Just over 2 years since Apple became the first public company in history to reach a $1 trillion valuation in early August 2018, the iPhone maker has smashed through the $2 trillion ceiling. The company’s share price has continued to strengthen over the course of the Covid-19 pandemic, thanks to strong demand for Apple hardware such as the iPhone, iPad and MacBook laptop, as well as services including the App Store and new Apple TV+ subscription service.
Saudi Arabia’s state-backed oil company Saudi Aramco briefly reached a $2 trillion valuation shortly after its public debut last December but Apple is the first U.S. company to ever achieve the level and the first on a major international exchange. Having last month breezed past Aramco’s current $1.8 trillion valuation, Apple is again the most valuable company in the world.
The next milestone for Apple, which the company will hope to achieve before the end of the week, will be for the intraday high achieved mid-morning on Wall Street yesterday, to close out a session. The Apple share price later gave up 0.1%, or 58 cents, to bring the company’s market capitalisation down to $1.979 trillion by the close of the trading day.
If Apple can consistently hold on to a valuation of over $2 trillion remains to be seen, with concerns a tech bubble has formed in recent months. But for now, the company which was legendarily started in a garage in Los Altos, California 44 years ago will enjoy its view from the top of the world after its rise from a $1.5 to $2 trillion valuation was completed in just 49 days.
It’s just over a year since questions were asked over whether the Apple growth story was coming to an end. Slowing growth in iPhone sales, the company’s engine, was inevitable eventually and while Apple always remained confident it could grow its services unit to compensate, there had to be doubt as to how quickly and effectively that transition could be managed.
But the slowdown in hardware sales growth has not only been far less severe that many analysts expected but services revenue growth has been exceptional. Oprah Winfrey’s now legendary comment at an event to publicise the upcoming launch of Apple TV+ was “they‘re in a billion pockets, y’all”.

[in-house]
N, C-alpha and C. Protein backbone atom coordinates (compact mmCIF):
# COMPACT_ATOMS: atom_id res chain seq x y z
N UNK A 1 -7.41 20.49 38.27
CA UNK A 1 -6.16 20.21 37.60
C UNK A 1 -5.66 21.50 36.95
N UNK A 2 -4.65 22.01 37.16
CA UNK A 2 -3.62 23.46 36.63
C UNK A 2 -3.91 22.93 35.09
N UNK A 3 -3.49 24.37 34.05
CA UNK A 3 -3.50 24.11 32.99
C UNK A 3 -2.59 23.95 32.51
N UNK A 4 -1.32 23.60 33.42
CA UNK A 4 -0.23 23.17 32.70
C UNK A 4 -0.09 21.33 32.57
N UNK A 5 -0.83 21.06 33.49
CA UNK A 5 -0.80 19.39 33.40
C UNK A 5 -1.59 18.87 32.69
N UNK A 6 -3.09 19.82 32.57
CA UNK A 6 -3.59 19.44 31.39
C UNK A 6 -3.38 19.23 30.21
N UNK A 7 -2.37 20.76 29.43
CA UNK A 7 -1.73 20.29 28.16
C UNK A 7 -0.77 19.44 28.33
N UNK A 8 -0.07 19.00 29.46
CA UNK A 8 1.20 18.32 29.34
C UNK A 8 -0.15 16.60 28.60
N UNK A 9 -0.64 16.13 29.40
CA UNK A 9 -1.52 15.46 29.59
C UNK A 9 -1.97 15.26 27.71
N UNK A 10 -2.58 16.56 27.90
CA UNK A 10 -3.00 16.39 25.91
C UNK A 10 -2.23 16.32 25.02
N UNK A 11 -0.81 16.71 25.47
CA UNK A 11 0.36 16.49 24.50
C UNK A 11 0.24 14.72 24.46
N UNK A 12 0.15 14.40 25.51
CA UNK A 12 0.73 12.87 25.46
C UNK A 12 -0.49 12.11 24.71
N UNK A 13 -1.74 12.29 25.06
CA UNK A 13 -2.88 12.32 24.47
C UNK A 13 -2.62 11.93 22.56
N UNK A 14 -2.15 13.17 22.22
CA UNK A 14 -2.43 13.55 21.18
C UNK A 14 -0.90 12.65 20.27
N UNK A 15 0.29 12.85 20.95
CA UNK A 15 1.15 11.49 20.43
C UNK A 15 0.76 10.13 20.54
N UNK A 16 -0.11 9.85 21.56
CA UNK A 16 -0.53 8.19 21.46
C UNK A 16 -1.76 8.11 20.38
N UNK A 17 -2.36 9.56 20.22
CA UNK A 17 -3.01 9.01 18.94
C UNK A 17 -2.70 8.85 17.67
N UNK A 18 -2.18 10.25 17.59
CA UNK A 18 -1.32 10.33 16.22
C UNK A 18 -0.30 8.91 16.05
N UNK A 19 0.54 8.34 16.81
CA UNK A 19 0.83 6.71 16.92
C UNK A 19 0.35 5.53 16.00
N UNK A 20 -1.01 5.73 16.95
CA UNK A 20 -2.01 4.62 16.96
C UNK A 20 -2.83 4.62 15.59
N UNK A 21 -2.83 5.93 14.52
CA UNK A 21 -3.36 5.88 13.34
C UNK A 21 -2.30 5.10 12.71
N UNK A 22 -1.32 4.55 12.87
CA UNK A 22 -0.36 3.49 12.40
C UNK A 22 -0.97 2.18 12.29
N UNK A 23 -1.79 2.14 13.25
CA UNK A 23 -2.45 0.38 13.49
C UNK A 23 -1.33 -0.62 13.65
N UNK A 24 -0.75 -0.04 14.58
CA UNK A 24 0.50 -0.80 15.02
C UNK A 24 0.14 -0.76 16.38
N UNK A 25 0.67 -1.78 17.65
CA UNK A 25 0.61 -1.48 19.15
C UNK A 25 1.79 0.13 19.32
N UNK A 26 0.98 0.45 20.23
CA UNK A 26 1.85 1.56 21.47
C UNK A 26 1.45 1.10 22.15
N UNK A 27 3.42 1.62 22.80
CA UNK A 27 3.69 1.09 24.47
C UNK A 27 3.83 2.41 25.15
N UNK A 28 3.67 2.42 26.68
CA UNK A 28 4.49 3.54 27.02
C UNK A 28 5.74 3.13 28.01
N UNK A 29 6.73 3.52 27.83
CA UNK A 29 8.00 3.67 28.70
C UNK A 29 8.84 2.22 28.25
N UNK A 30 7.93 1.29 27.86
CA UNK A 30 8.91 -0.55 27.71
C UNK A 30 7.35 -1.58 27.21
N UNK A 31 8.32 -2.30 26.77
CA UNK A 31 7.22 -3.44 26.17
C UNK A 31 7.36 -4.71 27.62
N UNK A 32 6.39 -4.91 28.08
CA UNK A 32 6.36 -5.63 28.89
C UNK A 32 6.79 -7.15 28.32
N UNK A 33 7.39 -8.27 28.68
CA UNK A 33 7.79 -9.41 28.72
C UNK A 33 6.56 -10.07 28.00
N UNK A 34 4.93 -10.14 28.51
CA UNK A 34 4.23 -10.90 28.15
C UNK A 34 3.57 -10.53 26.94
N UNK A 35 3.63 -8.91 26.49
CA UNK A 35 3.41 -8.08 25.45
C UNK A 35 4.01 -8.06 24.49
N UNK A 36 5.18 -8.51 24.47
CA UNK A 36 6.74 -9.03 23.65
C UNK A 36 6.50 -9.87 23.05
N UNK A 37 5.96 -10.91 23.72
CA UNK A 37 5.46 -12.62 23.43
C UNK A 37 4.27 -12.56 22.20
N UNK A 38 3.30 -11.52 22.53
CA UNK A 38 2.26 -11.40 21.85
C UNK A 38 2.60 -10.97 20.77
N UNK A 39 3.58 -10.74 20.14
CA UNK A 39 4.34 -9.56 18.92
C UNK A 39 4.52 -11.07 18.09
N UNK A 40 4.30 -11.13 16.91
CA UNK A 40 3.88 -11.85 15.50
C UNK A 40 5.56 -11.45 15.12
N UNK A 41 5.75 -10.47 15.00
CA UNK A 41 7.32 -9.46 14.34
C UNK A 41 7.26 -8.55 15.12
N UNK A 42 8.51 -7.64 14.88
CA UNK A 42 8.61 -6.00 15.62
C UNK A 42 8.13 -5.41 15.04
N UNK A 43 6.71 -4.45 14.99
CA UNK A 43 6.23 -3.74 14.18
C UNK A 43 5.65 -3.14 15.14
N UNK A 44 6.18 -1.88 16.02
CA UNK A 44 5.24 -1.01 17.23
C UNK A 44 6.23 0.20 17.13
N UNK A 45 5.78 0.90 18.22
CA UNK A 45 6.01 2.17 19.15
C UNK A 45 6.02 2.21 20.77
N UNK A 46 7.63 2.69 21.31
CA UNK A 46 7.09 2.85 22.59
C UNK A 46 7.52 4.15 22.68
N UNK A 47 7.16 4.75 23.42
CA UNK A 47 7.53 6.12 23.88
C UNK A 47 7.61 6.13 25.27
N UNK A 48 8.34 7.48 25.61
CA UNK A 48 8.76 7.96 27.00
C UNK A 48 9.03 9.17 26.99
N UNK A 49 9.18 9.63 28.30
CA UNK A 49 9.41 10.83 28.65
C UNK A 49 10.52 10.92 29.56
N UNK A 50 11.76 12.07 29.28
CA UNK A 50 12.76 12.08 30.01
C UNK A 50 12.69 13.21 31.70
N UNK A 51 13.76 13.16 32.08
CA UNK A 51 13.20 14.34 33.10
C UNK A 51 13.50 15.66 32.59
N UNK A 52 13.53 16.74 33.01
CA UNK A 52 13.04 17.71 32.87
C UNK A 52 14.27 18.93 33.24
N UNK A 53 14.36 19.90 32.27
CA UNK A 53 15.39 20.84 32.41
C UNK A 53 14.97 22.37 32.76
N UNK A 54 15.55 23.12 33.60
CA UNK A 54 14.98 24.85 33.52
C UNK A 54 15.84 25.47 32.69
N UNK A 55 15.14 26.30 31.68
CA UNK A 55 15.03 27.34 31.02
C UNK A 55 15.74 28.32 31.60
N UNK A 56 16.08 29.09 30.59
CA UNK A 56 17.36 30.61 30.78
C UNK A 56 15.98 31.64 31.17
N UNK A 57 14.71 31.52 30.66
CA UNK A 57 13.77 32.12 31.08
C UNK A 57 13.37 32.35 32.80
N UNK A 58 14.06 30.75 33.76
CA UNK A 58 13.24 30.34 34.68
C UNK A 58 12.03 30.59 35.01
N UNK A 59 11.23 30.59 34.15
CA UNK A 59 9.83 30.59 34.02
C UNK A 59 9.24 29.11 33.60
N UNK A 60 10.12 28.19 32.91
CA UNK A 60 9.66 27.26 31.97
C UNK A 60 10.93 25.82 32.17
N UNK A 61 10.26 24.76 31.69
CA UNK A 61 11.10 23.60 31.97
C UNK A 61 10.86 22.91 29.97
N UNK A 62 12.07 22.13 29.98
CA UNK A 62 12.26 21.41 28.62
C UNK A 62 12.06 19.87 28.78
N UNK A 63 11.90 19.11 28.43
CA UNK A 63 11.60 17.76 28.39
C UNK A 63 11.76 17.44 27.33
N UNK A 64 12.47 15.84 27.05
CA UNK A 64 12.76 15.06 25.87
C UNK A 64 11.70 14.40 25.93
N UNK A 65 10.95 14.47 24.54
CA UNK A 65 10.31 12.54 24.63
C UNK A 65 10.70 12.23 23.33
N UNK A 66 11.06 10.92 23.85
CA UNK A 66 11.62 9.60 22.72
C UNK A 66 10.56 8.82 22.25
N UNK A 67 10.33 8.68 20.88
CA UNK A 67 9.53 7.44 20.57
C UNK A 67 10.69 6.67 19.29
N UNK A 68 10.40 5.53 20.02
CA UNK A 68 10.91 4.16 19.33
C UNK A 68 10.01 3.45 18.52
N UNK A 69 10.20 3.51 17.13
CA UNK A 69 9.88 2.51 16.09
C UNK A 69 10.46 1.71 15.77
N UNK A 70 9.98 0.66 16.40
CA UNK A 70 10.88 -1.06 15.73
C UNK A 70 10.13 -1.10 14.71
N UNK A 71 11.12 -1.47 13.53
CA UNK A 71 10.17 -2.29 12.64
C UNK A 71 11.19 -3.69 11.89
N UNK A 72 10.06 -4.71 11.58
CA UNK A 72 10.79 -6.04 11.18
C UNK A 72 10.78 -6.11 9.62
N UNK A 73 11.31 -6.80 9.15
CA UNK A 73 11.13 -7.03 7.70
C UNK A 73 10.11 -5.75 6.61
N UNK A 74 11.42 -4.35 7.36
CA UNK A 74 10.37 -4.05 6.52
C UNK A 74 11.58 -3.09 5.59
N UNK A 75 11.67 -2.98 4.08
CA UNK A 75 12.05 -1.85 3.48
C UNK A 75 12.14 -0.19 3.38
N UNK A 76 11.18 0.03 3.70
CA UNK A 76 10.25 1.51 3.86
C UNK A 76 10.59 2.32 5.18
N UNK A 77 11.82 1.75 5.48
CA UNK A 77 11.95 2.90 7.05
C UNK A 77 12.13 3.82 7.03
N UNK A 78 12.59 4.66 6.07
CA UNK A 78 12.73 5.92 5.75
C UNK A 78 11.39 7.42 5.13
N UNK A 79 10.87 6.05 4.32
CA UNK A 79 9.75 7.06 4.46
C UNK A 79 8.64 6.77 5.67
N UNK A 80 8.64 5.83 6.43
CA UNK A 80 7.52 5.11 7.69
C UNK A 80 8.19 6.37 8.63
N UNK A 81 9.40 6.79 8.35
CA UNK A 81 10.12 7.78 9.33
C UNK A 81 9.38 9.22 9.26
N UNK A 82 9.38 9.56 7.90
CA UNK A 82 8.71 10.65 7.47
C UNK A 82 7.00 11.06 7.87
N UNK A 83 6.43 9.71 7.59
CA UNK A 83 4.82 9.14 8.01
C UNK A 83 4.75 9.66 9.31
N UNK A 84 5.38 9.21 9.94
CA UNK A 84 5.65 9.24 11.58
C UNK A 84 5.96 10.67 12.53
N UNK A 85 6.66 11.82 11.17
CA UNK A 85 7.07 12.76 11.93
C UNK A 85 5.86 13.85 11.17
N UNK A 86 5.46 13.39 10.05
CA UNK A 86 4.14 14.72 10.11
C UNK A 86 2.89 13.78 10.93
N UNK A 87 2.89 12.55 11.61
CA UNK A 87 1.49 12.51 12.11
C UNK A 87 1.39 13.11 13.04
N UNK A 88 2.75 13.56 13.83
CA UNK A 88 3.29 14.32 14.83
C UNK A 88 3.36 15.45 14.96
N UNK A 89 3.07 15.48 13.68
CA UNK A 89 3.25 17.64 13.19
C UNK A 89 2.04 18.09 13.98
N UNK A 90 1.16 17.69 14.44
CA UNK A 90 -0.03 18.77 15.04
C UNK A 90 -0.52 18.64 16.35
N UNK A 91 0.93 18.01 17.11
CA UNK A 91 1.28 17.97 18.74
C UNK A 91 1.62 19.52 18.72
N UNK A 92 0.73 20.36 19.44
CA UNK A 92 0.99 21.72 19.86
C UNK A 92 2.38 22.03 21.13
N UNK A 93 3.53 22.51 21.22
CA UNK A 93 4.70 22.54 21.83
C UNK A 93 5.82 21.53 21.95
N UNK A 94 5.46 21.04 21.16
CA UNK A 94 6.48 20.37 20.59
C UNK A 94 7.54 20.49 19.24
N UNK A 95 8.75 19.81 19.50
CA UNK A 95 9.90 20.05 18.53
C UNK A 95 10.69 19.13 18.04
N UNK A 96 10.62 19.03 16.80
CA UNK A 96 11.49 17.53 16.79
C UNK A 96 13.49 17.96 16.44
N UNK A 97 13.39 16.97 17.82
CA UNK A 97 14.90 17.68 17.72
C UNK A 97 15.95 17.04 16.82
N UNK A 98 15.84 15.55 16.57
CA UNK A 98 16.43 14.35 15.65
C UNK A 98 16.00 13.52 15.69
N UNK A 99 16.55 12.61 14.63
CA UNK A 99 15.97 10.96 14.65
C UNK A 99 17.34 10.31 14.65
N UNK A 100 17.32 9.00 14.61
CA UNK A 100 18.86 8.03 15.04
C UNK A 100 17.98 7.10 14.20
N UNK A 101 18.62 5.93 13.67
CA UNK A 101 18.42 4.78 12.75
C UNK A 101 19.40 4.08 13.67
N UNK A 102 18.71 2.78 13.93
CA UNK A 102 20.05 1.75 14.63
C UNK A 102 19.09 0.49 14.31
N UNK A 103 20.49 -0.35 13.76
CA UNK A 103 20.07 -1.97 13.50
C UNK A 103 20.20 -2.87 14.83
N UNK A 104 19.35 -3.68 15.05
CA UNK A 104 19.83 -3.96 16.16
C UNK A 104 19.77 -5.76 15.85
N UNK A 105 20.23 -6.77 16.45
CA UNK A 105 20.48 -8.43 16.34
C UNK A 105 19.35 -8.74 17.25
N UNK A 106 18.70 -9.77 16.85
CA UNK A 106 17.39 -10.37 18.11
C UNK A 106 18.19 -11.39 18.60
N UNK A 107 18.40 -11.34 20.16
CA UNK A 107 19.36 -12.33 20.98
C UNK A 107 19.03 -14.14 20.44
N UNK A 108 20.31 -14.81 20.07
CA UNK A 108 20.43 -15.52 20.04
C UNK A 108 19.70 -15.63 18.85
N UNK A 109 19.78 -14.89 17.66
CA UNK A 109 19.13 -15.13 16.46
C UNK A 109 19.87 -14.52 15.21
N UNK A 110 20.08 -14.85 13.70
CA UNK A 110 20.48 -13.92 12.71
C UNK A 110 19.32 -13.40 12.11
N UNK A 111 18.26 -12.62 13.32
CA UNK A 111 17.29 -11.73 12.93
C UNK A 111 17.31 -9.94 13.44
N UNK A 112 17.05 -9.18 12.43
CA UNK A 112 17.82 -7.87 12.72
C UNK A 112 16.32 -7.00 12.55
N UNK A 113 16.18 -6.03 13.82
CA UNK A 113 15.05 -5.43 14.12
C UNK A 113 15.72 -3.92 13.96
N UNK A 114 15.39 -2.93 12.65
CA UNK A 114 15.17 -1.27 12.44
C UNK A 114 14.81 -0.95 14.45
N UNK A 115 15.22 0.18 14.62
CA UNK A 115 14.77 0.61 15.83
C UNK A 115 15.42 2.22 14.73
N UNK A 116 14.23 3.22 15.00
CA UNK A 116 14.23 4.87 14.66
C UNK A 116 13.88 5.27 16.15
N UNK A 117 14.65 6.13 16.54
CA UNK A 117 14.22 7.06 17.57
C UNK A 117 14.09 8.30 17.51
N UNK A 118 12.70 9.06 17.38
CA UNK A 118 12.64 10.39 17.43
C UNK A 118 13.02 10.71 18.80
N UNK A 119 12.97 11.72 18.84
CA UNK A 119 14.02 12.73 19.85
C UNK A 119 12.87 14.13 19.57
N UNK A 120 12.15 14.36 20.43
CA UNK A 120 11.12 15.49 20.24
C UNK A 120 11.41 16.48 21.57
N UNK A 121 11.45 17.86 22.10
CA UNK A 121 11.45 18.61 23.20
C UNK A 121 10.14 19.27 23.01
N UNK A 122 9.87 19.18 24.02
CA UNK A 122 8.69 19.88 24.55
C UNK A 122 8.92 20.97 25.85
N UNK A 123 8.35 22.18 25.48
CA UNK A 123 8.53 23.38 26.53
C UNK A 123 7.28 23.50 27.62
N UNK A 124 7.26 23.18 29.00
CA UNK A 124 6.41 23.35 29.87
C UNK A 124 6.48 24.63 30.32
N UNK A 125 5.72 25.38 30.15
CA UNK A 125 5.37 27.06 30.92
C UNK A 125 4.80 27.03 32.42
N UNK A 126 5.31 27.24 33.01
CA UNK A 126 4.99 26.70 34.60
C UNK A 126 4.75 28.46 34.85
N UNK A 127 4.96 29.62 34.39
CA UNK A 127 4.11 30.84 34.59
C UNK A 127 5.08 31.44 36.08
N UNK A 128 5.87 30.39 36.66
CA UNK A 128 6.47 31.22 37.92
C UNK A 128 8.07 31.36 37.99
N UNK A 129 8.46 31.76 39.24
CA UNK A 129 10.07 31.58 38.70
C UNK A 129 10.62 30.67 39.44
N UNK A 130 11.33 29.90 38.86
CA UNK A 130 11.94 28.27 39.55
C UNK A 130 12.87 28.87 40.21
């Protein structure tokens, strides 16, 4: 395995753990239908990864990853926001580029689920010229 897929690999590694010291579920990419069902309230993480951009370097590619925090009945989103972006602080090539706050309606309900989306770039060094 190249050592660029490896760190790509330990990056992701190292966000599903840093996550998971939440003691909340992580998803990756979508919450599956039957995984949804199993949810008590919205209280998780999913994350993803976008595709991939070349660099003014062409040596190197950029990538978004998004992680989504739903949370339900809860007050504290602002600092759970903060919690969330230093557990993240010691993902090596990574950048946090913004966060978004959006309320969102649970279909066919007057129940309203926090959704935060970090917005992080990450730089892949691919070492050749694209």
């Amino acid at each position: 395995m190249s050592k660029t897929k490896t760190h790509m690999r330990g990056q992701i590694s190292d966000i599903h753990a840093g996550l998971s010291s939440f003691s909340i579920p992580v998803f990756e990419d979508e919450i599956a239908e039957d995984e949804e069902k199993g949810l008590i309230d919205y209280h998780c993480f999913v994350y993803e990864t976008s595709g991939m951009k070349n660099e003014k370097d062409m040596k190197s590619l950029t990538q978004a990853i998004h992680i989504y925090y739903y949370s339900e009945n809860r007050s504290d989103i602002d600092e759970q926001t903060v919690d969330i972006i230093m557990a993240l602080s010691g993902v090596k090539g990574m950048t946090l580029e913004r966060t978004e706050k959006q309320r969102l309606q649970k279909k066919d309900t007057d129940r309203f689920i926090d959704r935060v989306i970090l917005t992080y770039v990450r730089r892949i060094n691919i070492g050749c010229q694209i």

If her commercial nous was ever in doubt before that observation, there can surely no longer be any question of her business acumen. She chose to sign up to produce content for Apple TV+ because she recognised how powerful that leverage was for the new subscription streaming service. The sheer number of iPhone and other Apple hardware users out there, now estimated at around 1.4 billion in active use, has proven a hugely lucrative market for the company to sell new services into. That has more than made up for a gradually lengthening cycle before consumers upgrade to the latest models.
Despite Apple’s stores being forced to shut for months during the Covid-19 pandemic, the company’s sales managed a remarkable 11% growth rate over the third quarter, to $59.7 billion. That growth was also satisfyingly spread across all 5 of Apple’s product categories and all international geographies. Apple’s performance was good enough to provoke Goldman Sachs analysts to admit to clients:
“It turns out that we and consensus weren’t even in the ballpark in terms of what was possible.”
However, while there is no denying Apple’s commercial success, its phenomenal $2 trillion valuation has also been made possible by a huge flow of capital into the biggest American technology stocks. That’s driven the unexpectedly strong stock market revival from the March sell-off as investors essentially treat big tech as a safe-haven asset.
The share prices of Microsoft, Amazon, Facebook and Alphabet have all also benefitted. The digital economy has been least effected by lockdown measures, and many companies have actually benefited. Alphabet and Facebook’s digital ad revenues have been hurt but otherwise, being forced to spend more time at home as increased consumption of digital products and services as well as accelerated the trend towards ecommerce accounting for a larger share of consumer spending.
Apple’s share price has also been boosted by the company’s stock buyback programmes, with $360 billion of its own shares bought back by the company since 2012. That’s more than any other US company.
However, for investors who don’t already own Apple stock, it is worth noting that at a price to earnings ratio of x35, the stock’s highest level since 2007, there should be some doubt as to how much growth can realistically be left in the near future. Some analysts have expressed the belief we are now in a new tech bubble, which could see big valuations vulnerable to economic and financial system shocks over coming months as the impact of the Covid-19 pandemic hits home.
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